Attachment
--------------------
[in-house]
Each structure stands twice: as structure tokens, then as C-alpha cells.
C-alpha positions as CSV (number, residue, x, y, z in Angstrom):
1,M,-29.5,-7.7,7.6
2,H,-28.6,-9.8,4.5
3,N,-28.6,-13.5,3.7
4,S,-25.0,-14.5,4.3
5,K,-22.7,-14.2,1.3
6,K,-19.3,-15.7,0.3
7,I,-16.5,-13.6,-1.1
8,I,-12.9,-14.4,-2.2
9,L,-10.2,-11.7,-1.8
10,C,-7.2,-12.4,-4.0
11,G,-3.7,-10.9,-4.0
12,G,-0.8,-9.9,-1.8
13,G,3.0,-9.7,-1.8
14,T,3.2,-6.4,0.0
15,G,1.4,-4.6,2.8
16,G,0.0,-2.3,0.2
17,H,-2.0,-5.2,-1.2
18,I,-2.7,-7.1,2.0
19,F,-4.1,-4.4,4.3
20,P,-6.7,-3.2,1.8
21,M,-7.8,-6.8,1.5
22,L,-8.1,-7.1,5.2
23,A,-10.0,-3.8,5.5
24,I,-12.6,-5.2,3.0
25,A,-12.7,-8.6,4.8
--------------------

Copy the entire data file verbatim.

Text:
[in-house]
Each structure stands twice: as structure tokens, then as C-alpha cells.
C-alpha positions as CSV (number, residue, x, y, z in Angstrom):
1,M,-29.5,-7.7,7.6
2,H,-28.6,-9.8,4.5
3,N,-28.6,-13.5,3.7
4,S,-25.0,-14.5,4.3
5,K,-22.7,-14.2,1.3
6,K,-19.3,-15.7,0.3
7,I,-16.5,-13.6,-1.1
8,I,-12.9,-14.4,-2.2
9,L,-10.2,-11.7,-1.8
10,C,-7.2,-12.4,-4.0
11,G,-3.7,-10.9,-4.0
12,G,-0.8,-9.9,-1.8
13,G,3.0,-9.7,-1.8
14,T,3.2,-6.4,0.0
15,G,1.4,-4.6,2.8
16,G,0.0,-2.3,0.2
17,H,-2.0,-5.2,-1.2
18,I,-2.7,-7.1,2.0
19,F,-4.1,-4.4,4.3
20,P,-6.7,-3.2,1.8
21,M,-7.8,-6.8,1.5
22,L,-8.1,-7.1,5.2
23,A,-10.0,-3.8,5.5
24,I,-12.6,-5.2,3.0
25,A,-12.7,-8.6,4.8